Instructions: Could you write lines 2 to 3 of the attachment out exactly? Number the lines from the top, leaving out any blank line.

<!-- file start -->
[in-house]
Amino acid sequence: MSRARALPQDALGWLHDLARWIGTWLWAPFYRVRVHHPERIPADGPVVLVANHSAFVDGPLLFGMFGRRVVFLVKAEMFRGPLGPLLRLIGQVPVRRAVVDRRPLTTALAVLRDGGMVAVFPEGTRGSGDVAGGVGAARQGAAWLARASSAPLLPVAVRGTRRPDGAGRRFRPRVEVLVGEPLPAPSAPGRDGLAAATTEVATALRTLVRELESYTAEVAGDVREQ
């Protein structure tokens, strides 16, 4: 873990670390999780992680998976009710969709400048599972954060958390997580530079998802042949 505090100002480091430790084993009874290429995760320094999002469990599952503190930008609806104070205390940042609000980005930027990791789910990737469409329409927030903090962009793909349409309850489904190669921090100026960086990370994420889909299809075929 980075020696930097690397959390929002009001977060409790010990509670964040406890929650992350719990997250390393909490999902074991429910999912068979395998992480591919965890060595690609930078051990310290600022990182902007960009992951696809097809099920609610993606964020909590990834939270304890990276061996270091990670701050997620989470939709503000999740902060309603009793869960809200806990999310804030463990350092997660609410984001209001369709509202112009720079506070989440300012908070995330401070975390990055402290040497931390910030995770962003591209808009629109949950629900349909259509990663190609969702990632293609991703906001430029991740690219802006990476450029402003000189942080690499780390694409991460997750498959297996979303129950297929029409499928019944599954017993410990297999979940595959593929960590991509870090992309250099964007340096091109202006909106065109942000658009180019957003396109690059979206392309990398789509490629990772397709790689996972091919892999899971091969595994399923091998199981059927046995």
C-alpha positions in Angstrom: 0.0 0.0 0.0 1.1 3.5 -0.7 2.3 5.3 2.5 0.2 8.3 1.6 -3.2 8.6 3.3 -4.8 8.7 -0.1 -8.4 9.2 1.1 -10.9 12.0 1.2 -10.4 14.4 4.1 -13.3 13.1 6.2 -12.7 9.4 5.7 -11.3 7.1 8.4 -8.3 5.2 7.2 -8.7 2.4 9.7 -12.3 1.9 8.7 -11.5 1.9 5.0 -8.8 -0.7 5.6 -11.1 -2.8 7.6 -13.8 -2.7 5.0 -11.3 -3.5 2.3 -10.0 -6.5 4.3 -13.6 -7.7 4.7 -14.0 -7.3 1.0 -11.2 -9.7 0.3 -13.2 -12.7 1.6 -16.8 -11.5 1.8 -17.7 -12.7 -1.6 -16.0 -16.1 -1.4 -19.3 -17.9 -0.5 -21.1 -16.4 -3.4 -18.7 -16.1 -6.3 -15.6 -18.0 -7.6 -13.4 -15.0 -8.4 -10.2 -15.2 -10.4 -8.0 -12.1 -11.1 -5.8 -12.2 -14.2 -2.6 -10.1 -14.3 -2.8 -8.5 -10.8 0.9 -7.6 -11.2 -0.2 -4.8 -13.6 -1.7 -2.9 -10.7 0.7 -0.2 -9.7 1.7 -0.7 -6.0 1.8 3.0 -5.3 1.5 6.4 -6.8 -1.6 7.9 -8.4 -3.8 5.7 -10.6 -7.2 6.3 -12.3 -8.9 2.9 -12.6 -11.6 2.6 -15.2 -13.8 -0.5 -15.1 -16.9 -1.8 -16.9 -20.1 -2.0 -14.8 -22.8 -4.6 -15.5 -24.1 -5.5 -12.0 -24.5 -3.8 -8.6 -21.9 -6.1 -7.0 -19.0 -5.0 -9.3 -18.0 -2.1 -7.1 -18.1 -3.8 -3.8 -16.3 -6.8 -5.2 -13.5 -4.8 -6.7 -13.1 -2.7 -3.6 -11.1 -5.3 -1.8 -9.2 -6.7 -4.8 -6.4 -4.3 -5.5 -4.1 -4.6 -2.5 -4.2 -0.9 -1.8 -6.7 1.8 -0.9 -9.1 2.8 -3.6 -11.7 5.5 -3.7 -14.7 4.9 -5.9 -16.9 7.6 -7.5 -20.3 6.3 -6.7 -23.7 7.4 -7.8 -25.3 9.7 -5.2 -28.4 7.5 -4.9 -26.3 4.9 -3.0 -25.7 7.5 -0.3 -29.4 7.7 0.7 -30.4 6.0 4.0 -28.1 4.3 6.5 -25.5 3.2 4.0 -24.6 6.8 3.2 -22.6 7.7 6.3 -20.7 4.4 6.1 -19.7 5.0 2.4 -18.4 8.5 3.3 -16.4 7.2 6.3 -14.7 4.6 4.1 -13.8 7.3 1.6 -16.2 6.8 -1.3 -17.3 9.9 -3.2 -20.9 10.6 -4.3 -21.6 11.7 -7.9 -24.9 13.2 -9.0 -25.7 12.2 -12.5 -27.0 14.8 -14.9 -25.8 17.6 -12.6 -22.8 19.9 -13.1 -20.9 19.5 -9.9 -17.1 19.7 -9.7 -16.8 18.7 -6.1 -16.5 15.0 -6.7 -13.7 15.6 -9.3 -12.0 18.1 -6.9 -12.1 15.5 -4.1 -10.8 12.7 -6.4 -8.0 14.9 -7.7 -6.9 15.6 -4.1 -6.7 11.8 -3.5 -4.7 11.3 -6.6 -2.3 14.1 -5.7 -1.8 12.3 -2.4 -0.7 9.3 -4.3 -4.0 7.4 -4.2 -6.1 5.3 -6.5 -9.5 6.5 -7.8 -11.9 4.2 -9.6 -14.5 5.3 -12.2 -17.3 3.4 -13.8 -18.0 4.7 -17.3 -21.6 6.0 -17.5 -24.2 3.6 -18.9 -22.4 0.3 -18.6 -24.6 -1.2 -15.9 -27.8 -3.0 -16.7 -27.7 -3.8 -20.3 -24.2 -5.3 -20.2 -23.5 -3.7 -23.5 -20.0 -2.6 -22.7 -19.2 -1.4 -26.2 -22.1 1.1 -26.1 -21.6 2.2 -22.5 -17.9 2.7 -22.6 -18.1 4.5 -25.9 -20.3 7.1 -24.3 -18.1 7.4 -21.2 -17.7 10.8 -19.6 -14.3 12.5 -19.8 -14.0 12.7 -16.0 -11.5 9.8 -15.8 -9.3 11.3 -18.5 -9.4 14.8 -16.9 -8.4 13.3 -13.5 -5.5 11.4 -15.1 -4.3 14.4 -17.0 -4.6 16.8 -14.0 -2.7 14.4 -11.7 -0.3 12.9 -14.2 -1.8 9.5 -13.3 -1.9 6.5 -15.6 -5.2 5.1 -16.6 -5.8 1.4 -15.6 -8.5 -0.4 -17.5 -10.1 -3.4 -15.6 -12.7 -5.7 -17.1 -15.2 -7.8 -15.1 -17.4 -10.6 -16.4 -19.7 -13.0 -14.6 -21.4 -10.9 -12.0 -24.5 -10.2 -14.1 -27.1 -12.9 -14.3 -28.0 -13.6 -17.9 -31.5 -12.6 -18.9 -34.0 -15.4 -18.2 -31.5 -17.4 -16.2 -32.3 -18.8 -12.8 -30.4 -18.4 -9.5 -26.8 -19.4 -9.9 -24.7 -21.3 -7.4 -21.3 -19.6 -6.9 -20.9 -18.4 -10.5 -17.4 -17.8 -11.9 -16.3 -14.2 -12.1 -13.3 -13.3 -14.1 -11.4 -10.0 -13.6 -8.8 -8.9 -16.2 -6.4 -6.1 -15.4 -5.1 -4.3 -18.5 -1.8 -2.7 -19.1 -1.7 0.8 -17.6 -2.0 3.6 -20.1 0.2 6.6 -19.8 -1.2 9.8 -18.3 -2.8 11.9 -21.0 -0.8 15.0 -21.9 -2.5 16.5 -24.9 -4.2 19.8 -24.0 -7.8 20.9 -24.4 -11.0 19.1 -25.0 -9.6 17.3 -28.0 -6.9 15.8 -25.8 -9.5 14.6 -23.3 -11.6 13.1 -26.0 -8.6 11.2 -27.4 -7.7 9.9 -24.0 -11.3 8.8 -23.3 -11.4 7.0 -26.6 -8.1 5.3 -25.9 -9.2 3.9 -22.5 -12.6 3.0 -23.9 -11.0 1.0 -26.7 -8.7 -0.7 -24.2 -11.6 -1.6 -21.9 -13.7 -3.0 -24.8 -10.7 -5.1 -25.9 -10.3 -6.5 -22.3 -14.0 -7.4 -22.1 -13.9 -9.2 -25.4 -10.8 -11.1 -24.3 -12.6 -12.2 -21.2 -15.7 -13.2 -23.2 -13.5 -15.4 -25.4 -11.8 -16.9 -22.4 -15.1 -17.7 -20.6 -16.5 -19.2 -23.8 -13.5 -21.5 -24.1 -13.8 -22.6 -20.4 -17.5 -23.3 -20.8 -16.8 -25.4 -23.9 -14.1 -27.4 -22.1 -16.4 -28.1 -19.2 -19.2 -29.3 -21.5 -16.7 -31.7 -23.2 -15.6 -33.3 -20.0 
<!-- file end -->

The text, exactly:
Amino acid sequence: MSRARALPQDALGWLHDLARWIGTWLWAPFYRVRVHHPERIPADGPVVLVANHSAFVDGPLLFGMFGRRVVFLVKAEMFRGPLGPLLRLIGQVPVRRAVVDRRPLTTALAVLRDGGMVAVFPEGTRGSGDVAGGVGAARQGAAWLARASSAPLLPVAVRGTRRPDGAGRRFRPRVEVLVGEPLPAPSAPGRDGLAAATTEVATALRTLVRELESYTAEVAGDVREQ
């Protein structure tokens, strides 16, 4: 873990670390999780992680998976009710969709400048599972954060958390997580530079998802042949 505090100002480091430790084993009874290429995760320094999002469990599952503190930008609806104070205390940042609000980005930027990791789910990737469409329409927030903090962009793909349409309850489904190669921090100026960086990370994420889909299809075929 980075020696930097690397959390929002009001977060409790010990509670964040406890929650992350719990997250390393909490999902074991429910999912068979395998992480591919965890060595690609930078051990310290600022990182902007960009992951696809097809099920609610993606964020909590990834939270304890990276061996270091990670701050997620989470939709503000999740902060309603009793869960809200806990999310804030463990350092997660609410984001209001369709509202112009720079506070989440300012908070995330401070975390990055402290040497931390910030995770962003591209808009629109949950629900349909259509990663190609969702990632293609991703906001430029991740690219802006990476450029402003000189942080690499780390694409991460997750498959297996979303129950297929029409499928019944599954017993410990297999979940595959593929960590991509870090992309250099964007340096091109202006909106065109942000658009180019957003396109690059979206392309990398789509490629990772397709790689996972091919892999899971091969595994399923091998199981059927046995």